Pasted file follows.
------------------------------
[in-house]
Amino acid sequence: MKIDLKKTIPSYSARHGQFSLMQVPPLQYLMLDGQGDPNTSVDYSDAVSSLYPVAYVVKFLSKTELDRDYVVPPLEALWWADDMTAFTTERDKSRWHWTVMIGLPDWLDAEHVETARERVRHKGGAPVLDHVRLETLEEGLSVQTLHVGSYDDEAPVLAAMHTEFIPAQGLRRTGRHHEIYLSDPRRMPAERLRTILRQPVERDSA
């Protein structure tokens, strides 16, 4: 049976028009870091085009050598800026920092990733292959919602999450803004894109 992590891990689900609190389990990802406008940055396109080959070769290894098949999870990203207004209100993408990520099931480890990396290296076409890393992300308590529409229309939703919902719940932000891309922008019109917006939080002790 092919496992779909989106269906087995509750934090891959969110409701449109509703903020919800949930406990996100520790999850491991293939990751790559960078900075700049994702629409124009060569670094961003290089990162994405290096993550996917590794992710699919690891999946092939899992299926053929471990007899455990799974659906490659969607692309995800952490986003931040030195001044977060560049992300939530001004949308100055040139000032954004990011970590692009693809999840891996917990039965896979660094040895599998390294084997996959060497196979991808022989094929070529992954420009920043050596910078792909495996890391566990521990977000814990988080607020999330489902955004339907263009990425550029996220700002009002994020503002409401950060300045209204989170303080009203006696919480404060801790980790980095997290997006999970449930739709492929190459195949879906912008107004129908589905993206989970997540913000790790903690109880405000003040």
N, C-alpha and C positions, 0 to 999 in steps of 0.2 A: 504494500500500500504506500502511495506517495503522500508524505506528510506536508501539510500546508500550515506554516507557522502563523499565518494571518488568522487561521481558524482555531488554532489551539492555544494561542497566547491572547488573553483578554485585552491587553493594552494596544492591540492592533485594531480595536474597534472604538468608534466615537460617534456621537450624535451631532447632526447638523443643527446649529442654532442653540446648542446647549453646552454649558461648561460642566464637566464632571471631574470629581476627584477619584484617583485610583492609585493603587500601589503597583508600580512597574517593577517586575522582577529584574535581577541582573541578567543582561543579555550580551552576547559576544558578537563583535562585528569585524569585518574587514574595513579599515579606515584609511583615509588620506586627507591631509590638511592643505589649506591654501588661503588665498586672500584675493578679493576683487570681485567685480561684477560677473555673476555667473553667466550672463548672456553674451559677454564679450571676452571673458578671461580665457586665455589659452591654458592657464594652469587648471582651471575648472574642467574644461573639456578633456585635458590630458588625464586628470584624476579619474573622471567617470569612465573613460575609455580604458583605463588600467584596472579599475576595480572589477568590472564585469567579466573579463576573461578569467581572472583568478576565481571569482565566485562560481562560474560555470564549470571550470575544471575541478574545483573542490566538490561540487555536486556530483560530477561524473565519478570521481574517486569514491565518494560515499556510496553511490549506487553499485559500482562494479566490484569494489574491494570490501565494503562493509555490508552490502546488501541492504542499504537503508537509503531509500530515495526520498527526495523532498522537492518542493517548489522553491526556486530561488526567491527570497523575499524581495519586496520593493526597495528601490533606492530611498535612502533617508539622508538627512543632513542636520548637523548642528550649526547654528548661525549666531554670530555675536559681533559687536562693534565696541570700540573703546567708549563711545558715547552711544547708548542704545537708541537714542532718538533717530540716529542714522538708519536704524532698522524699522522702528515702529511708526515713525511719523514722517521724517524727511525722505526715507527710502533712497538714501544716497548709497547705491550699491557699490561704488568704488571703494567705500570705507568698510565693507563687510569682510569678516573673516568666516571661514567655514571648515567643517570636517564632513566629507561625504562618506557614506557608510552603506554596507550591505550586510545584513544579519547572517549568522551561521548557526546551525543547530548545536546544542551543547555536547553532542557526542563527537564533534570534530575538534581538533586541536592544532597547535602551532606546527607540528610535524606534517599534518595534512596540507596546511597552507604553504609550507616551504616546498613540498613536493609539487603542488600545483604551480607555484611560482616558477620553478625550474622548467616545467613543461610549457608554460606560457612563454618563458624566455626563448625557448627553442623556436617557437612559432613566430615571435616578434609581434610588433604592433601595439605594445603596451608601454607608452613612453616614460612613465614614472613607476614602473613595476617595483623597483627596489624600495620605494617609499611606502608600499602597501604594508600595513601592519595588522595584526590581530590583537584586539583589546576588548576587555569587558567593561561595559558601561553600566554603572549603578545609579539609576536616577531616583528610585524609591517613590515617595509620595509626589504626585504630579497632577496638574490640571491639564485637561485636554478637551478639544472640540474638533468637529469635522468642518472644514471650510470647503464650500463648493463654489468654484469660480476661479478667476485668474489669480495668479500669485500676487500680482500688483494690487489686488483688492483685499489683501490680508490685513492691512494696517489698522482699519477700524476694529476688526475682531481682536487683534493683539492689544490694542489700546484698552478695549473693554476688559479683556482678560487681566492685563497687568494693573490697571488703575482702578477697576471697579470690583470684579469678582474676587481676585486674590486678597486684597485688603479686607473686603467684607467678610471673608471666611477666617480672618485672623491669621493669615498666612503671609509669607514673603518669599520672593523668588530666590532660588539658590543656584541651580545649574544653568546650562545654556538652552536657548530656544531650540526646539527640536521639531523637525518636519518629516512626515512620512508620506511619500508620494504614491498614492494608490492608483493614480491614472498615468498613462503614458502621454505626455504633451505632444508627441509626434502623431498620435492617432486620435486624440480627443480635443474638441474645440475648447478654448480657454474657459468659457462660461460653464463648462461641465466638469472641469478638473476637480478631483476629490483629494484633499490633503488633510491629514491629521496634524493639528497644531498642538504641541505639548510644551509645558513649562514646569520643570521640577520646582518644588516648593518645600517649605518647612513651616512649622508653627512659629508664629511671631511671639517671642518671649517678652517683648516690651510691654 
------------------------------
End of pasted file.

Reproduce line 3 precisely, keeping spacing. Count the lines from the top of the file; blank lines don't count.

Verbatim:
């Protein structure tokens, strides 16, 4: 049976028009870091085009050598800026920092990733292959919602999450803004894109 992590891990689900609190389990990802406008940055396109080959070769290894098949999870990203207004209100993408990520099931480890990396290296076409890393992300308590529409229309939703919902719940932000891309922008019109917006939080002790 092919496992779909989106269906087995509750934090891959969110409701449109509703903020919800949930406990996100520790999850491991293939990751790559960078900075700049994702629409124009060569670094961003290089990162994405290096993550996917590794992710699919690891999946092939899992299926053929471990007899455990799974659906490659969607692309995800952490986003931040030195001044977060560049992300939530001004949308100055040139000032954004990011970590692009693809999840891996917990039965896979660094040895599998390294084997996959060497196979991808022989094929070529992954420009920043050596910078792909495996890391566990521990977000814990988080607020999330489902955004339907263009990425550029996220700002009002994020503002409401950060300045209204989170303080009203006696919480404060801790980790980095997290997006999970449930739709492929190459195949879906912008107004129908589905993206989970997540913000790790903690109880405000003040």